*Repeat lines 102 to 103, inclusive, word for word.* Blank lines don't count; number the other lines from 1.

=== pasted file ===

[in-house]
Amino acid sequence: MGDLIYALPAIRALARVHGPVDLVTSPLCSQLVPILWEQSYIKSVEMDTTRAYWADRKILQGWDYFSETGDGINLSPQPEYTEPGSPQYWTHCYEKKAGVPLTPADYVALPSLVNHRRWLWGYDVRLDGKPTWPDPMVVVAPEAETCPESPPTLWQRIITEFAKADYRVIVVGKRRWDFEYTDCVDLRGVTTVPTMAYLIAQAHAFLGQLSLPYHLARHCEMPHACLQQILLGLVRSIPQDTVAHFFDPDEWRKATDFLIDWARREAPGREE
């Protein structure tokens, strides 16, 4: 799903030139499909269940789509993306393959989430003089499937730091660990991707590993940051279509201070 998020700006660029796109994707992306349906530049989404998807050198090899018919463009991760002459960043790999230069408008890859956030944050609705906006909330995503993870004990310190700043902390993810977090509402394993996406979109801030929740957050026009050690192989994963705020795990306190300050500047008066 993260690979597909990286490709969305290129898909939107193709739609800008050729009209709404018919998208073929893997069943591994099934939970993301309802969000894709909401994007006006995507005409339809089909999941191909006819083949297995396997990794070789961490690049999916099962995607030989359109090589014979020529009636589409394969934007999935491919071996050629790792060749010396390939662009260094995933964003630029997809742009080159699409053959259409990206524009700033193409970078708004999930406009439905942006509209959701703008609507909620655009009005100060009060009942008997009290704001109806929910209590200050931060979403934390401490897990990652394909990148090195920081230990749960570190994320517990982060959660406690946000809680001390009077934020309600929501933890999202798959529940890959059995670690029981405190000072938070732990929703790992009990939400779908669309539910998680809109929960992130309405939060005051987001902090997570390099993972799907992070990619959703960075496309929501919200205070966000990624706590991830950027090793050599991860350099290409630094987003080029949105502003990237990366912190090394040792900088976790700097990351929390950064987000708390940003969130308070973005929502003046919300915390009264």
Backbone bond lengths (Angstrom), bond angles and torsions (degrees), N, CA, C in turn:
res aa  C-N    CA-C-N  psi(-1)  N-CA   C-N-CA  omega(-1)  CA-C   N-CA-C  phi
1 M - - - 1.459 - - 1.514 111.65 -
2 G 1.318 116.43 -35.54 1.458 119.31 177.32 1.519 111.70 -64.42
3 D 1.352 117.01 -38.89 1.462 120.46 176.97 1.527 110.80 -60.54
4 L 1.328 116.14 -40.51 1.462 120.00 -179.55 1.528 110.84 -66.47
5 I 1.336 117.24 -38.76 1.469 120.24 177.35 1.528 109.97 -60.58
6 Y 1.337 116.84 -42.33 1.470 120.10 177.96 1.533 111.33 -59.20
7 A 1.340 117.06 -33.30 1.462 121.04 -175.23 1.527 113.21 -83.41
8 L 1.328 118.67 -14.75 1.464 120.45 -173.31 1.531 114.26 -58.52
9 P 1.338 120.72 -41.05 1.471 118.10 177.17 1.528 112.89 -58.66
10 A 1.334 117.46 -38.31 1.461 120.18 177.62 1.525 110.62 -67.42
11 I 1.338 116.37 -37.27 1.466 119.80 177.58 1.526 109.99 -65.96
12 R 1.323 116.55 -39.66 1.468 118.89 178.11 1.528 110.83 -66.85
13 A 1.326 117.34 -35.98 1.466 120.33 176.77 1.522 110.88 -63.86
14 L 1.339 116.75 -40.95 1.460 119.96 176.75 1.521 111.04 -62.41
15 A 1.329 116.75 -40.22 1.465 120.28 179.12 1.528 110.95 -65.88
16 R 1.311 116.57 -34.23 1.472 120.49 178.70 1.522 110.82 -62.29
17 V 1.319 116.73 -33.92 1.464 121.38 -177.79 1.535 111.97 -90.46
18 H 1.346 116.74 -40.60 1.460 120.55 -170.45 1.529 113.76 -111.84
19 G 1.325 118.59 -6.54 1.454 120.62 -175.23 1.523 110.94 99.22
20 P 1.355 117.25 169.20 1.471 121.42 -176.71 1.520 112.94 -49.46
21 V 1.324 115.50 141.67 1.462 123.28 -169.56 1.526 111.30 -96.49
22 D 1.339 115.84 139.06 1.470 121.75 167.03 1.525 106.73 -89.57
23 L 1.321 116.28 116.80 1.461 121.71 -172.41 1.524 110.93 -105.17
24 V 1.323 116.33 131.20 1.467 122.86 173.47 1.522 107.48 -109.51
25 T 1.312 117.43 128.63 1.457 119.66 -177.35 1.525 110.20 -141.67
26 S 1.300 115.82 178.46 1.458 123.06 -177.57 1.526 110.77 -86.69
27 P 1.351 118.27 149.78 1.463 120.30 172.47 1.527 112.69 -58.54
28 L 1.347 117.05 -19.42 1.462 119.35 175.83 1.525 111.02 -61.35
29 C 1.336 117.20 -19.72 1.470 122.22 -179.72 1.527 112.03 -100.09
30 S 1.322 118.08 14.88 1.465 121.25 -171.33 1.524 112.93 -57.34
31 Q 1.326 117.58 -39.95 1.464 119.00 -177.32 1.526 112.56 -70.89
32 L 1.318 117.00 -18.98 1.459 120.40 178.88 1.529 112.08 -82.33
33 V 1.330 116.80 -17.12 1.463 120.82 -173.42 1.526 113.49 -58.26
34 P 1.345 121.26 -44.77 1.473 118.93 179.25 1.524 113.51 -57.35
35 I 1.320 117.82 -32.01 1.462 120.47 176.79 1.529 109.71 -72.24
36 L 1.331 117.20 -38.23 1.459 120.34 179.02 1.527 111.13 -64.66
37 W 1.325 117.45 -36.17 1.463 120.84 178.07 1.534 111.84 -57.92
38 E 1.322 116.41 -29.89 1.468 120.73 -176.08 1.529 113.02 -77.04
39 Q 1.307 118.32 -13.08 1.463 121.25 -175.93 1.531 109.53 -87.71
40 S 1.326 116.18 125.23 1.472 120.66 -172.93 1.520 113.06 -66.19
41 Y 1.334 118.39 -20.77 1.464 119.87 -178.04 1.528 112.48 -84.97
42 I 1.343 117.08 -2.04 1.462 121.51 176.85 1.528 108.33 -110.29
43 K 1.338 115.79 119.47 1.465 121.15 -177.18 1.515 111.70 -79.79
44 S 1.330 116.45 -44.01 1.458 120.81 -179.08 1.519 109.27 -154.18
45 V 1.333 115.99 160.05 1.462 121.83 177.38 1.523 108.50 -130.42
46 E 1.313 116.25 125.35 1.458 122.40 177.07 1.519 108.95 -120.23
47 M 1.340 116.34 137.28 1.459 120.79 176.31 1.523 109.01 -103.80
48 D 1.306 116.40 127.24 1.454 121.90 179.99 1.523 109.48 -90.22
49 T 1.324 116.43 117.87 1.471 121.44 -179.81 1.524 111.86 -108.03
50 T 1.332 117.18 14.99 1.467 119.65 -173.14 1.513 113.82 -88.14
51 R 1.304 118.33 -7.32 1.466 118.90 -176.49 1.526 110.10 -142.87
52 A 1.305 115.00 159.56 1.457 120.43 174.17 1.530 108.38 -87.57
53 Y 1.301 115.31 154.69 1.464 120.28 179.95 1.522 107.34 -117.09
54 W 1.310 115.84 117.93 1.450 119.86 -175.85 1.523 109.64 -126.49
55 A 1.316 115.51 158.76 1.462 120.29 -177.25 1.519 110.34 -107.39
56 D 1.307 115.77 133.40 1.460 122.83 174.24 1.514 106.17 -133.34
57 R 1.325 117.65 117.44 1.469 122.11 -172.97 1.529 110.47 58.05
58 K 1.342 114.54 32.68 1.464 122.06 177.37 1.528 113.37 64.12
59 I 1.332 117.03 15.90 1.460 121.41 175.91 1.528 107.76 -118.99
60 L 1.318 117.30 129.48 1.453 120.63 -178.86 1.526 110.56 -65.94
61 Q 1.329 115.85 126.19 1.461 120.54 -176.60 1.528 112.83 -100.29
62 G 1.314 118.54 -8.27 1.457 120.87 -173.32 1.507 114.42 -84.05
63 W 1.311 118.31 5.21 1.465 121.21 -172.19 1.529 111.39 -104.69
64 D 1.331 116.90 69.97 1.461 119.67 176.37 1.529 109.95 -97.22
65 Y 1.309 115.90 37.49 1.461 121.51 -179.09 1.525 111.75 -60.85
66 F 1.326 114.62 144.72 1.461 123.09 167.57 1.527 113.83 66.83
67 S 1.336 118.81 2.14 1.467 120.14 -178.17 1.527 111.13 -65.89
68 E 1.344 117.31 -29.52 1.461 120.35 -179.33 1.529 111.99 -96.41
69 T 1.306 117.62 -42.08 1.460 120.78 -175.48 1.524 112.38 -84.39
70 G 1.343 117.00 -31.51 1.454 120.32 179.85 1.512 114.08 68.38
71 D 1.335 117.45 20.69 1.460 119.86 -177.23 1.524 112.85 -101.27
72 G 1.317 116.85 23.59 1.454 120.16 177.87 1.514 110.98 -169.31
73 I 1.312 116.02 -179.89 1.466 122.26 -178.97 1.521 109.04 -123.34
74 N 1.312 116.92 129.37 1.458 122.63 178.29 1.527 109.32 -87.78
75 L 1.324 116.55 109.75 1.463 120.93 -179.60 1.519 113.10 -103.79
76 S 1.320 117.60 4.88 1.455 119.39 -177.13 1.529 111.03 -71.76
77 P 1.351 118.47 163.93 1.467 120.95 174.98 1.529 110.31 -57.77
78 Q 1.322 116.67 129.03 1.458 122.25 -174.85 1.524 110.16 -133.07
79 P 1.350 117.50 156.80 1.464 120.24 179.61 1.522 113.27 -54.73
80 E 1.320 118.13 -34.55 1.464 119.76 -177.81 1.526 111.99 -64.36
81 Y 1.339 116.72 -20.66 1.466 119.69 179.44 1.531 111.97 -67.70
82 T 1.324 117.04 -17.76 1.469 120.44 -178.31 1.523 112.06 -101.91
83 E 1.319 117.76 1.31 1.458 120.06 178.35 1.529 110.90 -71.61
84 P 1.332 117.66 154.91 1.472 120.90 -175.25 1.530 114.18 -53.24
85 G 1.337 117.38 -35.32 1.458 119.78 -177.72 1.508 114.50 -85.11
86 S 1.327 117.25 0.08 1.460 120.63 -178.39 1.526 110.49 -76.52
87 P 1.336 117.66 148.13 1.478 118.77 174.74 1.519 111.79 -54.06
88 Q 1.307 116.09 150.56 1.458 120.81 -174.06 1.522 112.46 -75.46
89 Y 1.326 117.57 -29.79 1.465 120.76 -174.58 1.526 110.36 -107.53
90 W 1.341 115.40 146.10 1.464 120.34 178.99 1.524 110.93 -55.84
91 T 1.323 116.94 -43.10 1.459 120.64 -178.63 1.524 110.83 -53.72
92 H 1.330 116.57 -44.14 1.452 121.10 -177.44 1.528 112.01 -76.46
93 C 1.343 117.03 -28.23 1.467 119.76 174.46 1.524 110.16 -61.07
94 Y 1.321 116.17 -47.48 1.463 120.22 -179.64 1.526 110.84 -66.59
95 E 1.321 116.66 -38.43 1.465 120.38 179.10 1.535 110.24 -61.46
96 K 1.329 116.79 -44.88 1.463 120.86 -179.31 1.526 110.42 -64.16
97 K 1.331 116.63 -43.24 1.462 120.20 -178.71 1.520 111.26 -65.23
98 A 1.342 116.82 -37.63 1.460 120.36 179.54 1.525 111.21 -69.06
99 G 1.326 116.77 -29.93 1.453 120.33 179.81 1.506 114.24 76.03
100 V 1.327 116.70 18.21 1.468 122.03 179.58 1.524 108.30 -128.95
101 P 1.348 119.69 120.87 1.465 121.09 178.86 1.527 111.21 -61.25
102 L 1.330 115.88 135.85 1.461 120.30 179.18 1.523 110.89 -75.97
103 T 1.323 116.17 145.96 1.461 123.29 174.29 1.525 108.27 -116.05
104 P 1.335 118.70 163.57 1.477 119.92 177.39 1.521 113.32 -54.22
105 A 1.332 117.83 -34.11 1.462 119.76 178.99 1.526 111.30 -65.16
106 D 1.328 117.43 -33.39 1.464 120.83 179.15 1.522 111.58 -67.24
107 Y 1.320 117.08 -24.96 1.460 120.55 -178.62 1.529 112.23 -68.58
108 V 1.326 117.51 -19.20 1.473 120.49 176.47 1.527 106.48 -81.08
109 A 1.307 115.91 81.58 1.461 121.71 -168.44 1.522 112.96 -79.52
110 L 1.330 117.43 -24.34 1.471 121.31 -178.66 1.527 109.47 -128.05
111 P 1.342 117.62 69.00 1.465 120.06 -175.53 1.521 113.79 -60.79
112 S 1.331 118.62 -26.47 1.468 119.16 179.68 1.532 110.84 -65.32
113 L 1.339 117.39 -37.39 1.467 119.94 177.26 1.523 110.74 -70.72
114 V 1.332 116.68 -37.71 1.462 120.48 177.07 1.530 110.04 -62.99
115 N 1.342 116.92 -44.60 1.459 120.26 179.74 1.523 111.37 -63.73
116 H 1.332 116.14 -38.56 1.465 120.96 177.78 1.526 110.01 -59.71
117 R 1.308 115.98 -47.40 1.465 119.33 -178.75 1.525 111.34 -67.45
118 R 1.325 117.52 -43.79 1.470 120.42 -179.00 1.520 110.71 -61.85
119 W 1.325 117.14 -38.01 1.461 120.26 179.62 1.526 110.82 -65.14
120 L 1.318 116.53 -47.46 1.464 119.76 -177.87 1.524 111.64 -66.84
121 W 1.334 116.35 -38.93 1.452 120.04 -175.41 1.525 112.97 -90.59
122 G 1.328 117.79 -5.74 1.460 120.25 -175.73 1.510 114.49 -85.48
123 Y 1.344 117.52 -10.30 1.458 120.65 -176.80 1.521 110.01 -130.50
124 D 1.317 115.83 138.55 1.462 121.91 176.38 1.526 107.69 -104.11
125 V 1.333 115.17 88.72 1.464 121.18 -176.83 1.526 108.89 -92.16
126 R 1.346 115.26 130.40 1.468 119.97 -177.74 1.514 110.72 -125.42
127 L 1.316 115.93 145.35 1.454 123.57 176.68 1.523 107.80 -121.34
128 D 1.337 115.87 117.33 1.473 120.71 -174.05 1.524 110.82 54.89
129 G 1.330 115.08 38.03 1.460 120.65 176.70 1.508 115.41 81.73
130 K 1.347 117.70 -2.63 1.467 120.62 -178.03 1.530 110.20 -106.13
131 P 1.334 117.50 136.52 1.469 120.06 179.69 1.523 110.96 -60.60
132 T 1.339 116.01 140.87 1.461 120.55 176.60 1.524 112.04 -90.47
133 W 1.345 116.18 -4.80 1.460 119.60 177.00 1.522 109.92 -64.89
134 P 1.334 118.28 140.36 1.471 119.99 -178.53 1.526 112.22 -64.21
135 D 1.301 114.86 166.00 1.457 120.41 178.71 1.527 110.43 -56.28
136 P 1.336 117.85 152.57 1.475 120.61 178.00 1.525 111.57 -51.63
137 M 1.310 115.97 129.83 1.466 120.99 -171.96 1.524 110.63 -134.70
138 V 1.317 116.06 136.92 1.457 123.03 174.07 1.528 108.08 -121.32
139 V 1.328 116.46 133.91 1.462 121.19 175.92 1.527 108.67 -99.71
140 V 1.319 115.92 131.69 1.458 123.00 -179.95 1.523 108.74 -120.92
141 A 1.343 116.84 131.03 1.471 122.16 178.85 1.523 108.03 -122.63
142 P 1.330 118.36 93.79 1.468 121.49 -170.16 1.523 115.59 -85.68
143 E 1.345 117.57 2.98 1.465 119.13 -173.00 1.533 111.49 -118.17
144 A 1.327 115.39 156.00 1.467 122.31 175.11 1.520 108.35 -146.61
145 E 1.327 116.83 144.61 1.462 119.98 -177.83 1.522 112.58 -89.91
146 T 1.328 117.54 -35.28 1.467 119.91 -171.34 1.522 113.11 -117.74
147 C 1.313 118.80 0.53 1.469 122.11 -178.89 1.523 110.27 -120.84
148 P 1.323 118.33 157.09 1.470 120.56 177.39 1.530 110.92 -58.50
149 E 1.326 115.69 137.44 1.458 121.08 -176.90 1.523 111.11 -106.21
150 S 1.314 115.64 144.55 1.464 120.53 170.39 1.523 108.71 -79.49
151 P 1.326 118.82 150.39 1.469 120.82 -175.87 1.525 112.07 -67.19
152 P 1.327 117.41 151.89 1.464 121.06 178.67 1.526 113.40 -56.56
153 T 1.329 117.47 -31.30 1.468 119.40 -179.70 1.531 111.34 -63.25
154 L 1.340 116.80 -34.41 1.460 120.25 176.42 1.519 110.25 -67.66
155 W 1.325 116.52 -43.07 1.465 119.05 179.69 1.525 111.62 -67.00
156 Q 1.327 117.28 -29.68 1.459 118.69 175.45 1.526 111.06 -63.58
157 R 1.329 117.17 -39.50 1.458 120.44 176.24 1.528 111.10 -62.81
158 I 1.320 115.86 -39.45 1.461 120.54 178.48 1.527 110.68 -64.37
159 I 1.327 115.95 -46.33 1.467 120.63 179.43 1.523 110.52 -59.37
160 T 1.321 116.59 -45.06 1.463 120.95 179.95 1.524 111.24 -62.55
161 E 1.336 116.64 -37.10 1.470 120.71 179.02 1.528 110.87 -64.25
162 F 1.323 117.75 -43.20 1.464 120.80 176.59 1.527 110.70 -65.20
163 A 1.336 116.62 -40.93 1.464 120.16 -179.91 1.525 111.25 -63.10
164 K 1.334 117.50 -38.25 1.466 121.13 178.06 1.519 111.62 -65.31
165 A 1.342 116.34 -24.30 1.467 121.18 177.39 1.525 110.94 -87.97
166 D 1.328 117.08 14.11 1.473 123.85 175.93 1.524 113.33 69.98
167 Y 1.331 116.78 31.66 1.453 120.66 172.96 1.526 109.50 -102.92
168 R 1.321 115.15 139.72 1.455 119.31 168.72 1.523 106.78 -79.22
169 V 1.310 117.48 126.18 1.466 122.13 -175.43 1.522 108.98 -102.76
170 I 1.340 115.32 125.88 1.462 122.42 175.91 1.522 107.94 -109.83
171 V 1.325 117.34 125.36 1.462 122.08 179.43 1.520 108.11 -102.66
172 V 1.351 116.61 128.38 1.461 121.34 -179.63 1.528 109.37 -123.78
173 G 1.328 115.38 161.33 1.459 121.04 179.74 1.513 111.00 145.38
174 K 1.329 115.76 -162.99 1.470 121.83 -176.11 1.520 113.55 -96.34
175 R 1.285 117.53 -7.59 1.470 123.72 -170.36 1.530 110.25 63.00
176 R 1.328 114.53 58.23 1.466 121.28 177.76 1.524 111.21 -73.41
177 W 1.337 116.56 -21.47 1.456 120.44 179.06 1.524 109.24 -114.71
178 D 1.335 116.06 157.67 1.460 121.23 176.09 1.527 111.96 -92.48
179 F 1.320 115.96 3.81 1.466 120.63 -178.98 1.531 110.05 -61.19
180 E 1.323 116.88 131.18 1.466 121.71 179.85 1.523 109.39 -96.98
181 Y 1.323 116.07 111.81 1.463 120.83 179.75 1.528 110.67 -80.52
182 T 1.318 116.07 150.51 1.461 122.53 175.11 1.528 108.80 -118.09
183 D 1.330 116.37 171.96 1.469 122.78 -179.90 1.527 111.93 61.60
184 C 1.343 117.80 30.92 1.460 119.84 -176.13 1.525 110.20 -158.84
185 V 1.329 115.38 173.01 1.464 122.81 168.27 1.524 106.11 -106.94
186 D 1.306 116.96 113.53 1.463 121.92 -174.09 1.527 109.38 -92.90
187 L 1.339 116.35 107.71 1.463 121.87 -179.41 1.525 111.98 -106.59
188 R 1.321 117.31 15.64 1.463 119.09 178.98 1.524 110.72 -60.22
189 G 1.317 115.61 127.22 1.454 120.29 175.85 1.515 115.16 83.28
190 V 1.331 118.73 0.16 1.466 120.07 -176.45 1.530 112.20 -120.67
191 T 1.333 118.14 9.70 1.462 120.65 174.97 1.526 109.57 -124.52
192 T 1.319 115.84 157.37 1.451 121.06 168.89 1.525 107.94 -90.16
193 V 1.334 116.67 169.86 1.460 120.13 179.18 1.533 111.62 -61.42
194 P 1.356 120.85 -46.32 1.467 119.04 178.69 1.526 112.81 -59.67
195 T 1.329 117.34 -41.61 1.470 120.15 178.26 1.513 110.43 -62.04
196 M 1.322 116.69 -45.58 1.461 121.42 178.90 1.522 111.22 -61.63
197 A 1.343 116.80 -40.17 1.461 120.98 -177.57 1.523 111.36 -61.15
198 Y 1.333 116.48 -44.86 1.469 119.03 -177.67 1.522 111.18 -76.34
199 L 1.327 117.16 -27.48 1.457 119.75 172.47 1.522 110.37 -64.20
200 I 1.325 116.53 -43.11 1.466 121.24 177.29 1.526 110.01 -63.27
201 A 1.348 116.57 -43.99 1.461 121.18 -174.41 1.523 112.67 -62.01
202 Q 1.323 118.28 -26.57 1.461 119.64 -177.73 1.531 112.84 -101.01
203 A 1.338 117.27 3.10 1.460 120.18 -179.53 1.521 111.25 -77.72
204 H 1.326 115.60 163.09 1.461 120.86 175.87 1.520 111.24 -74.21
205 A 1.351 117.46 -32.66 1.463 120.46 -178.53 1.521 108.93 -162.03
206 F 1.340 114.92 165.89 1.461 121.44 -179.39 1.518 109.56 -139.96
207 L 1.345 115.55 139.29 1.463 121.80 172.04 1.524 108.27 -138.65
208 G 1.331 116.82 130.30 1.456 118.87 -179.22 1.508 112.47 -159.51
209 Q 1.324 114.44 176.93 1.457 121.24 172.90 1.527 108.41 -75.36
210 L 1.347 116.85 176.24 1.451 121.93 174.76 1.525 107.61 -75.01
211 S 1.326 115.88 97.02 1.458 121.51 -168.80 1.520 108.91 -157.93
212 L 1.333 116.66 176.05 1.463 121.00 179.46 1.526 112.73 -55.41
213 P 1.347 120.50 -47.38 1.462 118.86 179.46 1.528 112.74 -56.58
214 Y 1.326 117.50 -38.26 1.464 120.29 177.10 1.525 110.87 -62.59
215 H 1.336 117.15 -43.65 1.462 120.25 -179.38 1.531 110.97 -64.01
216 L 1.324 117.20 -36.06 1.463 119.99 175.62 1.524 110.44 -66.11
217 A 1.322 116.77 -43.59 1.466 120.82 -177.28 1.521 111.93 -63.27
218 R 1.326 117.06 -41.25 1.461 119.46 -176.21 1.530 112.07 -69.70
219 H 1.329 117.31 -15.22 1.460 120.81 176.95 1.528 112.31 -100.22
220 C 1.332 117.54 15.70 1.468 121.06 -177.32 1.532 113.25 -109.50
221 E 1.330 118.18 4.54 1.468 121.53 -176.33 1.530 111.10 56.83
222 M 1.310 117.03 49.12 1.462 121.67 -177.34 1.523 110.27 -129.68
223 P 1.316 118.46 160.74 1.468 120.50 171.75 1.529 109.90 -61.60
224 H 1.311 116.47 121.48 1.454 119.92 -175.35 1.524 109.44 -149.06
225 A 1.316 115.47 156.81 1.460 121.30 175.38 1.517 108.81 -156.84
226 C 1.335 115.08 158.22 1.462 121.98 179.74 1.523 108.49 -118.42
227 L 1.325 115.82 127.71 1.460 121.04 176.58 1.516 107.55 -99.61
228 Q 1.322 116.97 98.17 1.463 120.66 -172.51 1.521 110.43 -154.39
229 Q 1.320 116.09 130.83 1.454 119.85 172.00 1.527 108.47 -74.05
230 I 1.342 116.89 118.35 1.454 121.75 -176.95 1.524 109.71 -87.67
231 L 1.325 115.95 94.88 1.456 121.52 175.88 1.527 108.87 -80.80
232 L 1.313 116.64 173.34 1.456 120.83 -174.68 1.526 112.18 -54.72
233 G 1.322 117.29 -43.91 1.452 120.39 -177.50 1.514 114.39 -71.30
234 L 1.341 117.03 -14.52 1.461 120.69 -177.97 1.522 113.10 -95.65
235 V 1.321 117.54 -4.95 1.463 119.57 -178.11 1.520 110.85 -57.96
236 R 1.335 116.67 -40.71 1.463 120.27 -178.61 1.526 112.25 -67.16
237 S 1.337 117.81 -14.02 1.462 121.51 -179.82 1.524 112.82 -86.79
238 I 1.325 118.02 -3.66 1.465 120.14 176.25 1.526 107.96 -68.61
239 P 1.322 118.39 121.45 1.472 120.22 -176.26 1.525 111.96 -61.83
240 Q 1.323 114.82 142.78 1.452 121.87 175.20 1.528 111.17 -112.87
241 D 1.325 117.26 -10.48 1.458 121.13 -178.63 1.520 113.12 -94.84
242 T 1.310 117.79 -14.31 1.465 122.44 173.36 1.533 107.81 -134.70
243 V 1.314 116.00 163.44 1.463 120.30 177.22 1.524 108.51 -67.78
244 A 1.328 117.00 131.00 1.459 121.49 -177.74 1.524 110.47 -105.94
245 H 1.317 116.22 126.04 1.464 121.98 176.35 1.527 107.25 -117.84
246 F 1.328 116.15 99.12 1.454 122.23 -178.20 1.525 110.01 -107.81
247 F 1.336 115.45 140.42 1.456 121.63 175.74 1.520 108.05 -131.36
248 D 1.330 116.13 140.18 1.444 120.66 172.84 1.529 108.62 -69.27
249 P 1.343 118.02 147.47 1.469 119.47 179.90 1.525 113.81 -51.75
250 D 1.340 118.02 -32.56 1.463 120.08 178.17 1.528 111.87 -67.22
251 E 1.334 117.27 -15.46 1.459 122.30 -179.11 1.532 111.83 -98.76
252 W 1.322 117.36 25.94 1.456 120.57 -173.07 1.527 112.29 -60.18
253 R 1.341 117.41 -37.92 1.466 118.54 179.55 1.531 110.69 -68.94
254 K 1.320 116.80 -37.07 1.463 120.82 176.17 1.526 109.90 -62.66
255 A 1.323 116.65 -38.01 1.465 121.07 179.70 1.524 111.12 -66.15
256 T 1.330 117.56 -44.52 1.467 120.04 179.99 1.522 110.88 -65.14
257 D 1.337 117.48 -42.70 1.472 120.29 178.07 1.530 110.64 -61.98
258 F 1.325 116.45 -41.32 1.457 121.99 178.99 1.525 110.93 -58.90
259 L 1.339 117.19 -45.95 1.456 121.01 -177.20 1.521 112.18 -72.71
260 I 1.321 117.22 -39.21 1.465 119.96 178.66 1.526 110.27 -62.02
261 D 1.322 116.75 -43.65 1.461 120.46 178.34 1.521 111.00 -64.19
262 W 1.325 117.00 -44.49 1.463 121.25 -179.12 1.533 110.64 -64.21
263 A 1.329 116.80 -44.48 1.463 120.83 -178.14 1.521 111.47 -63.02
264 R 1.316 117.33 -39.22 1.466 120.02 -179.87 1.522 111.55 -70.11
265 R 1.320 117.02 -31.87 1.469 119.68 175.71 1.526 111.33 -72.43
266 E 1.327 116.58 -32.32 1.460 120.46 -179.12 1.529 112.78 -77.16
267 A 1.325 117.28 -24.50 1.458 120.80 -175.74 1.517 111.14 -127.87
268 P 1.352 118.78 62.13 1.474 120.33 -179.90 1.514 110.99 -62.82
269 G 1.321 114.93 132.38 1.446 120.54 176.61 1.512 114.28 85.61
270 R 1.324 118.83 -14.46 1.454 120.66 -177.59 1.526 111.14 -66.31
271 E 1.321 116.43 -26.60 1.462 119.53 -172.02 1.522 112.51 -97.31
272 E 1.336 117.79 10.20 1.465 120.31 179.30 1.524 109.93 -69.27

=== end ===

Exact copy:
97 K 1.331 116.63 -43.24 1.462 120.20 -178.71 1.520 111.26 -65.23
98 A 1.342 116.82 -37.63 1.460 120.36 179.54 1.525 111.21 -69.06